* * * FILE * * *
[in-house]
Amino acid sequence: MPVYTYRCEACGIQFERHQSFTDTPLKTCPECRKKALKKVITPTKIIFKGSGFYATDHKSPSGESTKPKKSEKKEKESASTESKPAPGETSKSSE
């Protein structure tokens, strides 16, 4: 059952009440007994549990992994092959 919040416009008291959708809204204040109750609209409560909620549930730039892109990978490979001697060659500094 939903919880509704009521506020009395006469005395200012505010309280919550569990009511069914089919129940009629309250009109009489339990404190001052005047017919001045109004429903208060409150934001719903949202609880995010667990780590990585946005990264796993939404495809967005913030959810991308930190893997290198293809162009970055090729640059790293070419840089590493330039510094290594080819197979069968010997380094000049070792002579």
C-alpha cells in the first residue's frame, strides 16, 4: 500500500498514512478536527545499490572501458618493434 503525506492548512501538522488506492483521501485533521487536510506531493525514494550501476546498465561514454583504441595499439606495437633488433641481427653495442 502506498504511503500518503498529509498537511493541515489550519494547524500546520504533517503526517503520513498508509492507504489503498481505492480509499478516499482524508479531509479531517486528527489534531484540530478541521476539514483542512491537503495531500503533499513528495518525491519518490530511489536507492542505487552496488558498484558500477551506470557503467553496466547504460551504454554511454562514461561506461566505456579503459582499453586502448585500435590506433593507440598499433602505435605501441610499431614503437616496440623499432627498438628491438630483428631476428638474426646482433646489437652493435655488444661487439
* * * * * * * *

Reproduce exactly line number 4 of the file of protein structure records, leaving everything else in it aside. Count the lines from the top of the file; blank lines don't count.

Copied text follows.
C-alpha cells in the first residue's frame, strides 16, 4: 500500500498514512478536527545499490572501458618493434 503525506492548512501538522488506492483521501485533521487536510506531493525514494550501476546498465561514454583504441595499439606495437633488433641481427653495442 502506498504511503500518503498529509498537511493541515489550519494547524500546520504533517503526517503520513498508509492507504489503498481505492480509499478516499482524508479531509479531517486528527489534531484540530478541521476539514483542512491537503495531500503533499513528495518525491519518490530511489536507492542505487552496488558498484558500477551506470557503467553496466547504460551504454554511454562514461561506461566505456579503459582499453586502448585500435590506433593507440598499433602505435605501441610499431614503437616496440623499432627498438628491438630483428631476428638474426646482433646489437652493435655488444661487439